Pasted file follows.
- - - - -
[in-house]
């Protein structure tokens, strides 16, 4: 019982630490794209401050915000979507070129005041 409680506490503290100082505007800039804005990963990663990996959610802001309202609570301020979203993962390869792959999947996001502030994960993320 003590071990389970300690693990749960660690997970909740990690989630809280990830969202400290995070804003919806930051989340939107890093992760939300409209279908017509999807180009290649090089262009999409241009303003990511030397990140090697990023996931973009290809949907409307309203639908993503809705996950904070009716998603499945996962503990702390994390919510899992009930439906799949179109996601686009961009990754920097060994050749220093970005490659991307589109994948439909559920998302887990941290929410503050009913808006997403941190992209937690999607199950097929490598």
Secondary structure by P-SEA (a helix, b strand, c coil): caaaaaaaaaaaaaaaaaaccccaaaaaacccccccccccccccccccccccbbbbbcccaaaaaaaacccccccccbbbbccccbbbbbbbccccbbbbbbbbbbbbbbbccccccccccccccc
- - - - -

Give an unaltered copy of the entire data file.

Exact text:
[in-house]
């Protein structure tokens, strides 16, 4: 019982630490794209401050915000979507070129005041 409680506490503290100082505007800039804005990963990663990996959610802001309202609570301020979203993962390869792959999947996001502030994960993320 003590071990389970300690693990749960660690997970909740990690989630809280990830969202400290995070804003919806930051989340939107890093992760939300409209279908017509999807180009290649090089262009999409241009303003990511030397990140090697990023996931973009290809949907409307309203639908993503809705996950904070009716998603499945996962503990702390994390919510899992009930439906799949179109996601686009961009990754920097060994050749220093970005490659991307589109994948439909559920998302887990941290929410503050009913808006997403941190992209937690999607199950097929490598």
Secondary structure by P-SEA (a helix, b strand, c coil): caaaaaaaaaaaaaaaaaaccccaaaaaacccccccccccccccccccccccbbbbbcccaaaaaaaacccccccccbbbbccccbbbbbbbccccbbbbbbbbbbbbbbbccccccccccccccc